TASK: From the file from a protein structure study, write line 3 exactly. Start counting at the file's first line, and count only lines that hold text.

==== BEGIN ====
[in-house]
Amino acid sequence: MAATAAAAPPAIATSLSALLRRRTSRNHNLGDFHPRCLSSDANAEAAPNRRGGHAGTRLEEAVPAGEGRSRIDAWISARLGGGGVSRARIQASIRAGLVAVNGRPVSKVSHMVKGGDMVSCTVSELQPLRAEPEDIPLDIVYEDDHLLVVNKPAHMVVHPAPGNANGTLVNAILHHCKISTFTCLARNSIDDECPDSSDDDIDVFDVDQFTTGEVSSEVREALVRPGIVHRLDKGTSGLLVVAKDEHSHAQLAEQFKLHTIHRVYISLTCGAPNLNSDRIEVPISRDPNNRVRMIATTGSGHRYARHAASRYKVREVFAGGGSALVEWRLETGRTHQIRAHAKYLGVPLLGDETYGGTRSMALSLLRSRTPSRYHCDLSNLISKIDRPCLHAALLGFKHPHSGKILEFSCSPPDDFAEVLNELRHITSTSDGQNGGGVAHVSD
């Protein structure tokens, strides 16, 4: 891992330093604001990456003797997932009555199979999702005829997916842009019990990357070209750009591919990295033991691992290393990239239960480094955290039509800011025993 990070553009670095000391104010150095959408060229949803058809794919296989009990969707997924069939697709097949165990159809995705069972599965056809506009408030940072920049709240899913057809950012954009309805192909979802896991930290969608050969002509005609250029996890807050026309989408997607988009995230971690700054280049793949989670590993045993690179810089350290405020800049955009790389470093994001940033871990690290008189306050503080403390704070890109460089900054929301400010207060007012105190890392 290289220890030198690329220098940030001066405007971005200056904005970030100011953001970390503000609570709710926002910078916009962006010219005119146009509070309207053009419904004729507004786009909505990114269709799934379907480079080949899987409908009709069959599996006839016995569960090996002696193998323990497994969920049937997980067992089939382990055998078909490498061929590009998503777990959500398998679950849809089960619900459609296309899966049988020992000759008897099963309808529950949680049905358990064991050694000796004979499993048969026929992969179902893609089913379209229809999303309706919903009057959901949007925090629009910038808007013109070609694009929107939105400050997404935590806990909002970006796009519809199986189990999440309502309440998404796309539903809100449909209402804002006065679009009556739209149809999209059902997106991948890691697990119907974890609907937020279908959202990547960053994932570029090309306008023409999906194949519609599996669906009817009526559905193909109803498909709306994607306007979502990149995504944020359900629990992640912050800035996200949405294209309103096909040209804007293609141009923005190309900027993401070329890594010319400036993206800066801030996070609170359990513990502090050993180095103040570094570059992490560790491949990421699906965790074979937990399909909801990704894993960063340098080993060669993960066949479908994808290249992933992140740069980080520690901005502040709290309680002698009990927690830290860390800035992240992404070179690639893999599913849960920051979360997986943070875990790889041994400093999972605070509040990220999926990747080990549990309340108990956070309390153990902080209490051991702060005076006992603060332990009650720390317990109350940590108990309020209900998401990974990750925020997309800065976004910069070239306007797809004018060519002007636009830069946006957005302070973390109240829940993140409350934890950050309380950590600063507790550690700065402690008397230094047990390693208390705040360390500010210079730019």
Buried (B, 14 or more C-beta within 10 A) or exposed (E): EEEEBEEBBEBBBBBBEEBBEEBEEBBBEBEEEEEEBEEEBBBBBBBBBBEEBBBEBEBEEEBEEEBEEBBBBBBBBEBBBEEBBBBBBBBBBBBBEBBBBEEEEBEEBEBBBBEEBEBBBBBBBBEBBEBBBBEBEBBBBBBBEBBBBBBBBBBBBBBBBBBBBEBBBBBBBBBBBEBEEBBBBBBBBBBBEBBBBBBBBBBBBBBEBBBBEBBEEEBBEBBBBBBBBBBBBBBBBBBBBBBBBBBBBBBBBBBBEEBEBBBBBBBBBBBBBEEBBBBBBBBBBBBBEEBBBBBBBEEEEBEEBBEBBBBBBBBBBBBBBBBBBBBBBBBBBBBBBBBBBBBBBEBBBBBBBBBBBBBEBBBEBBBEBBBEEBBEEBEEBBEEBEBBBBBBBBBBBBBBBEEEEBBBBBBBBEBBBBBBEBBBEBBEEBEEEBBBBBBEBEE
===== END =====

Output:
């Protein structure tokens, strides 16, 4: 891992330093604001990456003797997932009555199979999702005829997916842009019990990357070209750009591919990295033991691992290393990239239960480094955290039509800011025993 990070553009670095000391104010150095959408060229949803058809794919296989009990969707997924069939697709097949165990159809995705069972599965056809506009408030940072920049709240899913057809950012954009309805192909979802896991930290969608050969002509005609250029996890807050026309989408997607988009995230971690700054280049793949989670590993045993690179810089350290405020800049955009790389470093994001940033871990690290008189306050503080403390704070890109460089900054929301400010207060007012105190890392 290289220890030198690329220098940030001066405007971005200056904005970030100011953001970390503000609570709710926002910078916009962006010219005119146009509070309207053009419904004729507004786009909505990114269709799934379907480079080949899987409908009709069959599996006839016995569960090996002696193998323990497994969920049937997980067992089939382990055998078909490498061929590009998503777990959500398998679950849809089960619900459609296309899966049988020992000759008897099963309808529950949680049905358990064991050694000796004979499993048969026929992969179902893609089913379209229809999303309706919903009057959901949007925090629009910038808007013109070609694009929107939105400050997404935590806990909002970006796009519809199986189990999440309502309440998404796309539903809100449909209402804002006065679009009556739209149809999209059902997106991948890691697990119907974890609907937020279908959202990547960053994932570029090309306008023409999906194949519609599996669906009817009526559905193909109803498909709306994607306007979502990149995504944020359900629990992640912050800035996200949405294209309103096909040209804007293609141009923005190309900027993401070329890594010319400036993206800066801030996070609170359990513990502090050993180095103040570094570059992490560790491949990421699906965790074979937990399909909801990704894993960063340098080993060669993960066949479908994808290249992933992140740069980080520690901005502040709290309680002698009990927690830290860390800035992240992404070179690639893999599913849960920051979360997986943070875990790889041994400093999972605070509040990220999926990747080990549990309340108990956070309390153990902080209490051991702060005076006992603060332990009650720390317990109350940590108990309020209900998401990974990750925020997309800065976004910069070239306007797809004018060519002007636009830069946006957005302070973390109240829940993140409350934890950050309380950590600063507790550690700065402690008397230094047990390693208390705040360390500010210079730019």